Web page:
- The grooves of the "soft" vinyl record would (as opposed to hard shellac records) be all plowed out by the VERY high weight (about 100g!) of the gramophone stylus on the sound can.
But the other way round is possible - to play shellac records on turntables, more info HERE !
Cutting characteristics of records - that is why a phono preamplifier is needed
A cutting characteristic is a predetermined equalizer curve that includes decreasing or boosting of certain frequency ranges of an audio signal before cutting on a disk / master disk. When playing a record, this signal must be "reversed back" or equalized again with a phono amplifier in order to reproduce the signal as intended.
Without a phono preamplifier, the signal from a vinyl record would sound undefined and with a lack of bass frequencies. If you want to try it, just connect the turntable (without built in Phono preamp) directly to the Aux or Line-in input of the amp ...;)
Heavy technical background for the curious
When the shellac record was invented in 1896, there was no cutting characteristic until 1925 since all records were acoustically recorded and played by acoustic gramophones until then. From the beginning of the electrical recording of shellac records around the year 1925, there was a variety of cutting characteristics due to the larger possible frequency bandwidth depending on the manufacturer. These were required because of the physical limitations of the cut grooves. In 1954, the standardized cutting characteristic of the RIAA (Record Industry Association of America) was enforced. thanks to that, it is possible to store a very large amount of sound information in the grooves without loss of frequency components as well as to play it back again!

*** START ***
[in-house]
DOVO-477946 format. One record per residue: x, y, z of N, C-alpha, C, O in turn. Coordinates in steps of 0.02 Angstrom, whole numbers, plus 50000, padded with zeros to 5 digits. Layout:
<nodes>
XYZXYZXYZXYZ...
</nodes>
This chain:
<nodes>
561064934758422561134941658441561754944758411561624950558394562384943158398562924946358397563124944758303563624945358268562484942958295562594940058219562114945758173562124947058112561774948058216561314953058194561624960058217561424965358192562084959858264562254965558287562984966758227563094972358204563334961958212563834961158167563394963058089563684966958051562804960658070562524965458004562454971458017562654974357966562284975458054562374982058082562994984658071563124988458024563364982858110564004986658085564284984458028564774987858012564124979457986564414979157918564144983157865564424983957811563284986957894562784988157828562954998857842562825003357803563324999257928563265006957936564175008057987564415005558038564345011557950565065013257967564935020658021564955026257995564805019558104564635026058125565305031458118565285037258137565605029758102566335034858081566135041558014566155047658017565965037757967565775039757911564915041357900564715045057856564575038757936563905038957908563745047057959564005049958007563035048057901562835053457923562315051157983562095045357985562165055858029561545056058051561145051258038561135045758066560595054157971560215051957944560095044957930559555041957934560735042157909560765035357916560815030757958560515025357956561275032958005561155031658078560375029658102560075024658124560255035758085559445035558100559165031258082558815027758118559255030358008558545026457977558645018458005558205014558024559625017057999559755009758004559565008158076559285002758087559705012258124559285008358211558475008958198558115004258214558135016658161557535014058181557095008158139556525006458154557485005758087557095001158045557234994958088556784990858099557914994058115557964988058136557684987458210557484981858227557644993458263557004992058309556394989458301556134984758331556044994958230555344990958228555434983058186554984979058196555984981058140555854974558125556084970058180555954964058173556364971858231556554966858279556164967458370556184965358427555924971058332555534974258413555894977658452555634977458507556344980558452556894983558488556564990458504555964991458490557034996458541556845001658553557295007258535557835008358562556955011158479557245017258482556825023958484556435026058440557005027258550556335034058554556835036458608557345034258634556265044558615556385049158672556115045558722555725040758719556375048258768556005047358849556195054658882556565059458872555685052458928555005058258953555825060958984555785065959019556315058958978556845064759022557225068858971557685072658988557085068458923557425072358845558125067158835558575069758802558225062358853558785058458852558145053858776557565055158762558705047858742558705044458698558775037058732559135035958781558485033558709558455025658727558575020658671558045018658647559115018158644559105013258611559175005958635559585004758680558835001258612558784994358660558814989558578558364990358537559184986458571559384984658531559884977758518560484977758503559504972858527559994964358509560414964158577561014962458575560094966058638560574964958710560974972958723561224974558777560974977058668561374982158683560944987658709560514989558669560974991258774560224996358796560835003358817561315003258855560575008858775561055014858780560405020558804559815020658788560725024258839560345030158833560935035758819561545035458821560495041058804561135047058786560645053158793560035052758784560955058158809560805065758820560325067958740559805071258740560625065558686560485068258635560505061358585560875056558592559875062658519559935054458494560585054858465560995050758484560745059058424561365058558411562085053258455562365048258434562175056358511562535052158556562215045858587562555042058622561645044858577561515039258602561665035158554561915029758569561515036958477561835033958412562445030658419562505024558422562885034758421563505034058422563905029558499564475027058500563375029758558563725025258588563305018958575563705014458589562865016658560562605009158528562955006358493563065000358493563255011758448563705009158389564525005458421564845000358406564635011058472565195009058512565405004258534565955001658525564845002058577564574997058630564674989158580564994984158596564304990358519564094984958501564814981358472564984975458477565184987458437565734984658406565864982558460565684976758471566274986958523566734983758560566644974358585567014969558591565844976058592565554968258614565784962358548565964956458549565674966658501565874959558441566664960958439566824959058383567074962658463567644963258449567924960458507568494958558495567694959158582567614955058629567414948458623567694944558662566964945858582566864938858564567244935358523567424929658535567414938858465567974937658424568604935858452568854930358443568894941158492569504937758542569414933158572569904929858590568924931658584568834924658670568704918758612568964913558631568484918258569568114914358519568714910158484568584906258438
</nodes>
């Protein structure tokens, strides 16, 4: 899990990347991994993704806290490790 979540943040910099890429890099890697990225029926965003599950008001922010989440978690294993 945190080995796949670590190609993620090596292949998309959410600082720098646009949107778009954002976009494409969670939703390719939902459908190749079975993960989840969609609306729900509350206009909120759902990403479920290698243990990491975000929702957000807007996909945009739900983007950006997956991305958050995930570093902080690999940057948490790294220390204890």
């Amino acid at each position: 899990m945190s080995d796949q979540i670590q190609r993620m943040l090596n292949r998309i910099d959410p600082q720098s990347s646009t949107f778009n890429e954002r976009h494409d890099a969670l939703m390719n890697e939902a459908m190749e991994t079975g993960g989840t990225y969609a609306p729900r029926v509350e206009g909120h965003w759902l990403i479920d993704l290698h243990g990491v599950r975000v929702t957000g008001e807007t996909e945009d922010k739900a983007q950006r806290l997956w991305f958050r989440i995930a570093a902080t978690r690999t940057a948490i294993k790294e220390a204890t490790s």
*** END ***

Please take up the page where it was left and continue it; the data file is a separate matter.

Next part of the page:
an acoustic gramophone, for example, did not equalize the audio signal, because there simply wasn't anything to equalize. it just played the shellac disk the exact same way it was cut. These recordings only included frequencies from approximately 150Hz to 4000Hz.
Nearly all stereo vinyl records are cut after the RIAA standard (since about 1954), which means that the audio signal is adjusted before the cut by means of a fixed EQ cutting line. In order to play it back, it again needs to be amplified and equalized by a phono preamp (or the phono input on your amp or av-receiver) to achieve the original signal image.
In order to get the best sound result out of your records, the correct playback speed in connection with the playing time is an important thing! In this table, you will quickly find the right RPM we recommend you in order to get the best result. Do not worry - almost EVERY turntable offers the possibility to play 33rpm and 45rpm!
We also cut 10inches with 78rpm, inspired by the old shellac records with 5 min. / Side
Newcomers in the world of analogue sound reproduction often ask themselves the question of how the production of a vinyl record works or is called. clearly, a legitimate question that we like to clarify!
Vinyl records are only produced by:
Even if it is often asked or expressed: No! Vinyl records can neither be burned nor printed, insofar the intention is to make audiorecords out of vinyl.